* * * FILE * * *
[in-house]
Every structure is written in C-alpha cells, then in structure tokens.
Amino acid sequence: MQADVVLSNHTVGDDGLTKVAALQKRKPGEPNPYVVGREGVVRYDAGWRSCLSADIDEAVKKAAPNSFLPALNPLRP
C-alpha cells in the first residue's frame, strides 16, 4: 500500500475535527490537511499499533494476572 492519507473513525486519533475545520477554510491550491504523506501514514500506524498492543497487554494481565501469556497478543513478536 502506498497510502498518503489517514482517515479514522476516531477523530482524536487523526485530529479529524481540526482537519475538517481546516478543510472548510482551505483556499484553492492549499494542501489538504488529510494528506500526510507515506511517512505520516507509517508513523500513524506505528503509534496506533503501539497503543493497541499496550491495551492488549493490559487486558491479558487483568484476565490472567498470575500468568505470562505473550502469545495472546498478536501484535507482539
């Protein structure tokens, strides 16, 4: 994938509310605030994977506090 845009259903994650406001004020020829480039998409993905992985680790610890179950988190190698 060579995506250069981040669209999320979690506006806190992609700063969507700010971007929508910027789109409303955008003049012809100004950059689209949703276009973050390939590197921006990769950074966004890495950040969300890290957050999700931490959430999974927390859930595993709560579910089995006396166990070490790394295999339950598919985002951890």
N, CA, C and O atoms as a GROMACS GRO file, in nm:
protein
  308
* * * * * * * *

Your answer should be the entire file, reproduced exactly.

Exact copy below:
[in-house]
Every structure is written in C-alpha cells, then in structure tokens.
Amino acid sequence: MQADVVLSNHTVGDDGLTKVAALQKRKPGEPNPYVVGREGVVRYDAGWRSCLSADIDEAVKKAAPNSFLPALNPLRP
C-alpha cells in the first residue's frame, strides 16, 4: 500500500475535527490537511499499533494476572 492519507473513525486519533475545520477554510491550491504523506501514514500506524498492543497487554494481565501469556497478543513478536 502506498497510502498518503489517514482517515479514522476516531477523530482524536487523526485530529479529524481540526482537519475538517481546516478543510472548510482551505483556499484553492492549499494542501489538504488529510494528506500526510507515506511517512505520516507509517508513523500513524506505528503509534496506533503501539497503543493497541499496550491495551492488549493490559487486558491479558487483568484476565490472567498470575500468568505470562505473550502469545495472546498478536501484535507482539
């Protein structure tokens, strides 16, 4: 994938509310605030994977506090 845009259903994650406001004020020829480039998409993905992985680790610890179950988190190698 060579995506250069981040669209999320979690506006806190992609700063969507700010971007929508910027789109409303955008003049012809100004950059689209949703276009973050390939590197921006990769950074966004890495950040969300890290957050999700931490959430999974927390859930595993709560579910089995006396166990070490790394295999339950598919985002951890």
N, CA, C and O atoms as a GROMACS GRO file, in nm:
protein
  308